• We are hundreds of Philadelphia’s most generous philanthropists (including the granddaddies of them all – The Maguire Foundation and the Connelly Foundation).

  • We are university partners including Temple, Penn State, Drexel, Villanova, St. Joe's and others

  • We are feeder school partners including Global Leadership Academy, The Independence Mission Schools, Gesu, La Salle Academy and others.

  • We are one of 32 Cristo Rey schools that serve over 11,000 students across the USA.

  • We are elected officials who do more than just talk – but actually use their influence to make good things happen for the people in the neighborhoods.

  • We are the Tioga community through our partnership with Tioga United and their great leader, Verna Tyner.

  • And of course, we are the godsons and goddaughters of Bobby Williams who was a community leader in this Tioga neighborhood for most of his 82 years until he left us two weeks ago.  But I know that Bobby is also live streaming us right now from heaven in his Cristo Rey hoodie and he is loving what he sees here today.

So, let me finish this portion with a message to the students:  I want all of you students to remember who’s here today and why they came.  They are here because they love you and they believe in you.  They are eager to invest in your future because they believe that your future is the future of our city.  They expect that you will become leaders.  And, they expect that, when you do, you will love and serve others just like they love and serve you now.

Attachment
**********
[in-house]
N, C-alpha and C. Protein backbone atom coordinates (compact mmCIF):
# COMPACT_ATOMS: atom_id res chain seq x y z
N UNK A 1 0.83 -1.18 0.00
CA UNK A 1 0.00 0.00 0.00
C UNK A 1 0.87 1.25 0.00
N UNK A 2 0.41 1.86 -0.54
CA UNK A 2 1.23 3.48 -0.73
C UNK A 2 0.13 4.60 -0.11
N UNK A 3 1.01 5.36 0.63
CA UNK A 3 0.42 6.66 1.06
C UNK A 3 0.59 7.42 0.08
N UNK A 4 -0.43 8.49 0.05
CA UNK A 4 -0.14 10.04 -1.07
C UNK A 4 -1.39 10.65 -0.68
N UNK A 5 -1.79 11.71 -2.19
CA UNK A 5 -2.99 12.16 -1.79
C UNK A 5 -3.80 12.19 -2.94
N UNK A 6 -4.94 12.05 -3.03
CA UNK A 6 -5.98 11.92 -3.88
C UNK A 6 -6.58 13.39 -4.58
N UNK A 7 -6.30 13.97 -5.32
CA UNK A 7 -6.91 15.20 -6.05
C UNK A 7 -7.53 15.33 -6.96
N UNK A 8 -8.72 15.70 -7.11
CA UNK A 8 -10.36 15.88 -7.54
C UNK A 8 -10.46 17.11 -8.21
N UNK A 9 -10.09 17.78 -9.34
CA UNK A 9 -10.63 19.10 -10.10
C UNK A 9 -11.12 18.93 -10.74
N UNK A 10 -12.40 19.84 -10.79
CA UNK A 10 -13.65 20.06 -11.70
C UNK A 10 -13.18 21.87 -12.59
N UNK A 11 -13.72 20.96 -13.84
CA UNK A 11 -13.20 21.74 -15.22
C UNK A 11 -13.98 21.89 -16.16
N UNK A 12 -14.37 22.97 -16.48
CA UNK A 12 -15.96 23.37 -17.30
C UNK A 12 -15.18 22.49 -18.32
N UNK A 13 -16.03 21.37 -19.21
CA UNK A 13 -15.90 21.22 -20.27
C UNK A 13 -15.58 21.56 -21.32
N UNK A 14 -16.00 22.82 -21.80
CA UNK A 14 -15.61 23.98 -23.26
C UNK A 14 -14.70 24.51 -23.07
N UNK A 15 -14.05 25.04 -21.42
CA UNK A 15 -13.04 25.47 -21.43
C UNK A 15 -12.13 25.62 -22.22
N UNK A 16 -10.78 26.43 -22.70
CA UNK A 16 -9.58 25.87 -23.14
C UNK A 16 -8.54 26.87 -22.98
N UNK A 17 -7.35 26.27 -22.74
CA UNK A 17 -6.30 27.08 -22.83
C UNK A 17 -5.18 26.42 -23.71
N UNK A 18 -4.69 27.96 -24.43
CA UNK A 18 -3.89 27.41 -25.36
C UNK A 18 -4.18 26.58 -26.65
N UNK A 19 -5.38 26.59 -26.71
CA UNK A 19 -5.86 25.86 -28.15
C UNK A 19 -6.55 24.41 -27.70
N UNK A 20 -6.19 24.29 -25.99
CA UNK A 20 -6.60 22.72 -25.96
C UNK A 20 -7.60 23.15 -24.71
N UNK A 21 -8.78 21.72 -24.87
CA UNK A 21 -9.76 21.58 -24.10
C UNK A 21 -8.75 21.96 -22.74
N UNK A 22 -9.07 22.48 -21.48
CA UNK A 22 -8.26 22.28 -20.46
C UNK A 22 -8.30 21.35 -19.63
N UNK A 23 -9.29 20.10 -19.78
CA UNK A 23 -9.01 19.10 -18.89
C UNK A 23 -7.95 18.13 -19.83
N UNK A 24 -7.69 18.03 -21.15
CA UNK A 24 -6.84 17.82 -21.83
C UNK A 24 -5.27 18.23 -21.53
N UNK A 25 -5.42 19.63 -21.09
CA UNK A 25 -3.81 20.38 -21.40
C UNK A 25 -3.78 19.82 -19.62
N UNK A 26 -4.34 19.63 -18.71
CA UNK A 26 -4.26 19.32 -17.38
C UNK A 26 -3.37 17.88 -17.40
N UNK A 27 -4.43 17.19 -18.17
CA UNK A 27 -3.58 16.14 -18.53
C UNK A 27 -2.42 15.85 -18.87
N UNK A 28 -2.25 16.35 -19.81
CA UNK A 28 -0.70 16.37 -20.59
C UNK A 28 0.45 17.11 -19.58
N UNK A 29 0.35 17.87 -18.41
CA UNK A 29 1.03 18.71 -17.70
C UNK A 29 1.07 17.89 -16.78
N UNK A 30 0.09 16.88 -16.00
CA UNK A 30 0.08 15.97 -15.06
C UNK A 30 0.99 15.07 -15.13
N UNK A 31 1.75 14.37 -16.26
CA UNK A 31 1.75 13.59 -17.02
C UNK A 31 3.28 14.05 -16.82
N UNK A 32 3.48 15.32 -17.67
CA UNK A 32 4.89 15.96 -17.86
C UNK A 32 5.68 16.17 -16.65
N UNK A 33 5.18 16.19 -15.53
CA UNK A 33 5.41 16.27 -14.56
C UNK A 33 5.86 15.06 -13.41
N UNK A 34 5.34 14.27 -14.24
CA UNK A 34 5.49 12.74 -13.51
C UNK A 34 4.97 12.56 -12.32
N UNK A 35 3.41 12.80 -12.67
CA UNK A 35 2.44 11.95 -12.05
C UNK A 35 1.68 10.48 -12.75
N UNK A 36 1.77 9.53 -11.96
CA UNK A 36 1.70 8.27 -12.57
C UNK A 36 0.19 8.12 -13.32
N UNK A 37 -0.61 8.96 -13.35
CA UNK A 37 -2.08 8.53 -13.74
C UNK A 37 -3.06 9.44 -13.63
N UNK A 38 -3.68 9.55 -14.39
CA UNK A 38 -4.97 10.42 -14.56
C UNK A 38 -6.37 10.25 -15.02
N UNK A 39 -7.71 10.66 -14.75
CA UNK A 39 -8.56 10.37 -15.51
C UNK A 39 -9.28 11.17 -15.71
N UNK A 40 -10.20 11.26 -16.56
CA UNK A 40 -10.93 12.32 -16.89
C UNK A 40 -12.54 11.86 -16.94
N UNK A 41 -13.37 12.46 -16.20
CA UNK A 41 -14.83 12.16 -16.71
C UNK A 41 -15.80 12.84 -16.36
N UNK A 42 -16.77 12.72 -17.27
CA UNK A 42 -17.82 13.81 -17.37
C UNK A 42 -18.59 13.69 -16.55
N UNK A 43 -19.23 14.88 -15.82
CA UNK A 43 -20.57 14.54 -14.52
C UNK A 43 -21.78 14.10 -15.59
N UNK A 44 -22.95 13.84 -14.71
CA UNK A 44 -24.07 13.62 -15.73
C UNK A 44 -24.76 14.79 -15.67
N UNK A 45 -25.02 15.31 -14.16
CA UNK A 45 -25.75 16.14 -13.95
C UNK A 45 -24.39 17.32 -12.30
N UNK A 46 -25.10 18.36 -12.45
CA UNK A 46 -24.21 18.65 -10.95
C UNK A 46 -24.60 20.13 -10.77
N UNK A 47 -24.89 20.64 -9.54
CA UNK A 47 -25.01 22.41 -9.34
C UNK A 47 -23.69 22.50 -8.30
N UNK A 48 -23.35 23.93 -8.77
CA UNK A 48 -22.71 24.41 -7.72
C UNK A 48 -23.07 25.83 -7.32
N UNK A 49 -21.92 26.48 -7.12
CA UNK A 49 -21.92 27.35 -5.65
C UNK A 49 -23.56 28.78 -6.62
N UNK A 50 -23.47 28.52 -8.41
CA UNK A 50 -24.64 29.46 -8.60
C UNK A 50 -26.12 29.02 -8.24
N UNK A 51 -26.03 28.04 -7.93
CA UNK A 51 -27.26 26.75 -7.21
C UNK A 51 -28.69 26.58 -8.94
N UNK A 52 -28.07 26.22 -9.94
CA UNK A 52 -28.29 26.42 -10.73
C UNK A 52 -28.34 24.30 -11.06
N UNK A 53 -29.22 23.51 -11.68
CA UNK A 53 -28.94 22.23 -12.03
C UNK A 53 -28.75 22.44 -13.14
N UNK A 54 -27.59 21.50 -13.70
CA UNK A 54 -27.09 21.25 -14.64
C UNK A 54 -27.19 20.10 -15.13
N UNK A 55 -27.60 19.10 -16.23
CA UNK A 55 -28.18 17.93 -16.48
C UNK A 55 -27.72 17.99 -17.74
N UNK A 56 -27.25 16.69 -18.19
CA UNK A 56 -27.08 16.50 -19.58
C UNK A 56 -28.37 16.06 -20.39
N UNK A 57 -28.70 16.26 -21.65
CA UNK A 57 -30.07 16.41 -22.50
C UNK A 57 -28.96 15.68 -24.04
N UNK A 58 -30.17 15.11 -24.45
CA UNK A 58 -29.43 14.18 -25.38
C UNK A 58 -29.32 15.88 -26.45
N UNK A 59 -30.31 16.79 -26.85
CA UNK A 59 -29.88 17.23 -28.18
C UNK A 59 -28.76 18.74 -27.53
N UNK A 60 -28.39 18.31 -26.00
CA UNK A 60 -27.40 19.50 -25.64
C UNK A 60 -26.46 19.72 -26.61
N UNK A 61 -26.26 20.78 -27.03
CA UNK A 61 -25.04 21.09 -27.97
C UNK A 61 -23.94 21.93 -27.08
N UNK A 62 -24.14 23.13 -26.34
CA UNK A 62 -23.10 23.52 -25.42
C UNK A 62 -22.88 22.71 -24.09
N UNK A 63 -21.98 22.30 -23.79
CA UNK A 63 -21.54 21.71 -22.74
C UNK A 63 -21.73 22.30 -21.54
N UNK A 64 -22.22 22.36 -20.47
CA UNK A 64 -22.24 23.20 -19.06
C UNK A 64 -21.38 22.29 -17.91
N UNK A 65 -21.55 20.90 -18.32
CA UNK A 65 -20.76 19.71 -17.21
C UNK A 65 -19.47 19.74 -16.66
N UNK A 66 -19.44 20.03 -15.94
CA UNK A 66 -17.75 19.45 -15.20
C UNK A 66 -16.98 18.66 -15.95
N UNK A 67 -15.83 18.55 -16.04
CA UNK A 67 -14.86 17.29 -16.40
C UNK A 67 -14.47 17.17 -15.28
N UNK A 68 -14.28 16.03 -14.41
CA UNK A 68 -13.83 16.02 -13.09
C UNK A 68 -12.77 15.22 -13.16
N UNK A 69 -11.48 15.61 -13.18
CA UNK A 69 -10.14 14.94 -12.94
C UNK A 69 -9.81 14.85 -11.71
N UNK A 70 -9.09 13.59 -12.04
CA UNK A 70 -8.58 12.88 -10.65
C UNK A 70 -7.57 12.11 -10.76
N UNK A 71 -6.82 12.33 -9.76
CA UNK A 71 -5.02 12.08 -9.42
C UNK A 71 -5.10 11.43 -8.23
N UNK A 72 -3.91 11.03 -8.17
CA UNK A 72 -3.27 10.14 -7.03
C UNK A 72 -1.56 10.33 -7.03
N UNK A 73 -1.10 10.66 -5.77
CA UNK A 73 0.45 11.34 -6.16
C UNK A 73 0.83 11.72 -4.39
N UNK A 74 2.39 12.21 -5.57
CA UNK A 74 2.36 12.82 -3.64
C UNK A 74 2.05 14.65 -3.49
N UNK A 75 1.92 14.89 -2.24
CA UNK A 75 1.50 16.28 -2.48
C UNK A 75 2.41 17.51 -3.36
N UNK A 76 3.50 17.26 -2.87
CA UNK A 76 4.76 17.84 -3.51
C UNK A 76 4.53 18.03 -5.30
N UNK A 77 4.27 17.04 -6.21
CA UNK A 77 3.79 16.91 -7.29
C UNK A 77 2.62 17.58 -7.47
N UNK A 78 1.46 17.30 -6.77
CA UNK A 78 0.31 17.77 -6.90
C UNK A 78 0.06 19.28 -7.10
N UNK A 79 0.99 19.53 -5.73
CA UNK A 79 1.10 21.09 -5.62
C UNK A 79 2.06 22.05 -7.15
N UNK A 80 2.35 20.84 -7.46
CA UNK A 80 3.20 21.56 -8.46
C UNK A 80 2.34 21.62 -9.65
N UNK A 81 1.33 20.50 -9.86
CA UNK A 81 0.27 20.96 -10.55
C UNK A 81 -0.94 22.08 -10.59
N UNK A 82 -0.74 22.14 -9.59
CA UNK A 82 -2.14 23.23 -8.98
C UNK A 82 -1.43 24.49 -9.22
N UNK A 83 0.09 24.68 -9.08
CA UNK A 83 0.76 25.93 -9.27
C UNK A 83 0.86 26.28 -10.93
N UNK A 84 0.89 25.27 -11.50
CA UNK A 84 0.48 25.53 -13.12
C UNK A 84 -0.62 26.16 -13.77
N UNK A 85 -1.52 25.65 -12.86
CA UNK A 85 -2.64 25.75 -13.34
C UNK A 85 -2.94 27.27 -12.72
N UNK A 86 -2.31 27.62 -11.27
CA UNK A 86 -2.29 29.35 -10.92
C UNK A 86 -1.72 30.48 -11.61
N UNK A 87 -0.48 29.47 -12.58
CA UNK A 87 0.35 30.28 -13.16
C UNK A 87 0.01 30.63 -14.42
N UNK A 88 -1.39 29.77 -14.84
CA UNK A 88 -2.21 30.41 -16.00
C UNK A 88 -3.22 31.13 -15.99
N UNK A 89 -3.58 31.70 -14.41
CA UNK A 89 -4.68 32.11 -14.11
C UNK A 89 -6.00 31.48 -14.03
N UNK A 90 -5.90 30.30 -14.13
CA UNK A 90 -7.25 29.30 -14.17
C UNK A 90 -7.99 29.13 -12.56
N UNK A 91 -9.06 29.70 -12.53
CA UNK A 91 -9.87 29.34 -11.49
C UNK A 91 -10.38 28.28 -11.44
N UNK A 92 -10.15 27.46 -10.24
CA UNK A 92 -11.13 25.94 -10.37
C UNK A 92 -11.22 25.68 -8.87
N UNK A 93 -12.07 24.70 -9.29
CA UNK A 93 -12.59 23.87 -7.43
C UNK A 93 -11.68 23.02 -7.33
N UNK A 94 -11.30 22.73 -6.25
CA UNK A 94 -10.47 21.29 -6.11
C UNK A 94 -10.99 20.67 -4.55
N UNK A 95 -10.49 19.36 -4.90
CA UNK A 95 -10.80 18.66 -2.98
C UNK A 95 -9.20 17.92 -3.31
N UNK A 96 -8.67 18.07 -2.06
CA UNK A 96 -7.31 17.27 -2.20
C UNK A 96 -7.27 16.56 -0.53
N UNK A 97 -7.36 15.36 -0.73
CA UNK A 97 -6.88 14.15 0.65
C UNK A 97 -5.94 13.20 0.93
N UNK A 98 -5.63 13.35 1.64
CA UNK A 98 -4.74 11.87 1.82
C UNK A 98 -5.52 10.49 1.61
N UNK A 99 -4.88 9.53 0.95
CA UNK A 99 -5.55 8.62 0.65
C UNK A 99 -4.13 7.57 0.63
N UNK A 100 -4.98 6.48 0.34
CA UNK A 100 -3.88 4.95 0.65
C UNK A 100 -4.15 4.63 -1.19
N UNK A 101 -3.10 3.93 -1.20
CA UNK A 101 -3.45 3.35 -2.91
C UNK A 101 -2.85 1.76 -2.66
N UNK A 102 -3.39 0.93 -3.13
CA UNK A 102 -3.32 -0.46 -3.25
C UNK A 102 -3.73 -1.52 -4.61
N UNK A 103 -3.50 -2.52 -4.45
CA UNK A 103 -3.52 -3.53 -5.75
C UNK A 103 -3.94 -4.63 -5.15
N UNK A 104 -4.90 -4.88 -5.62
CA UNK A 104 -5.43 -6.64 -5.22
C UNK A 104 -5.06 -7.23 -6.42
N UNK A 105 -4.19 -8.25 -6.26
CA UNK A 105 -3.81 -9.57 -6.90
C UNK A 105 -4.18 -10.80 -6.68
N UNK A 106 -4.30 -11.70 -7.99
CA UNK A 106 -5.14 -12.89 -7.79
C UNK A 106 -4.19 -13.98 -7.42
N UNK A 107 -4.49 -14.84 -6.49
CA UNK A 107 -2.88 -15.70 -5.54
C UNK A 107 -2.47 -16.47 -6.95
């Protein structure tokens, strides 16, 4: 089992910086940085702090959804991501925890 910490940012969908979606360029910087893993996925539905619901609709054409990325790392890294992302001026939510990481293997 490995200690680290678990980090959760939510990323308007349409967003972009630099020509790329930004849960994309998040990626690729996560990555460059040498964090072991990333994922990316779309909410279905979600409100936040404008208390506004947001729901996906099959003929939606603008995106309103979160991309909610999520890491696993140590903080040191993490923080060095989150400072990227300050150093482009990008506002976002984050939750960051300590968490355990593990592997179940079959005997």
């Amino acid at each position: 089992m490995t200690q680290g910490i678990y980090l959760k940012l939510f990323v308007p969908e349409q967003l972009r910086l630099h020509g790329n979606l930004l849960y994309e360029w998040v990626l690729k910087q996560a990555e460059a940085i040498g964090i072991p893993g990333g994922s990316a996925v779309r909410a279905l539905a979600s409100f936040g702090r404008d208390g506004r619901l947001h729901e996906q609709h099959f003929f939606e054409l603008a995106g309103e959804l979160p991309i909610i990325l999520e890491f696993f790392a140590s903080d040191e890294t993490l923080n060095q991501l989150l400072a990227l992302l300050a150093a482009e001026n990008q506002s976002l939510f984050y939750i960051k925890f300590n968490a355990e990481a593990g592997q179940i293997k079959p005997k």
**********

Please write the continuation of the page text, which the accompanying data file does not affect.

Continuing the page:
Amen!

Now we are going to talk about money.

This new campus is going to cost about $37 million.  That’s the land, buildings, fields, parking, lawyers, everything – all in.  And we want to raise $3 million more to begin an endowment.

$40 million … to build a permanent home for the school that works.

The good news is that we have already raised $33 million.  Where did that come from?

  • $5 million from The Maguire Foundation
  • $2 million from The Connelly Foundation
  • $5 million from our generous Board of Trustees
  •  Incredible support from our closest friends and supporters

The Maguire Foundation helped us to start the school in 2012 and, since then, they have provided scholarships to many of our students at Cristo Rey and now more scholarships when they go to college.  More than a year ago the Maguire Foundation gave us the gift of $5 million to launch this campaign.

Their gift is why we are all here today.  It’s why I am confident that we will finish this $40 million campaign successfully.  It’s why we will call this (soon to be beautiful) place- Cristo Rey Philadelphia at the Maguire Campus.

At Cristo Rey we like to dream big dreams. The Maguire Foundation makes our dreams come true. 

So we have about $7.0 million yet to raise in order to reach our goal of $40.  We need help from all of you to finish.  There are plenty of ways to help and all of you can help.  If you are willing to help – in any way – please call us.  If you don’t call us, don’t be surprised when we call you.

 

We look forward to sharing updates on the capital project through this page. Together, we are Building a Home for the School That Works!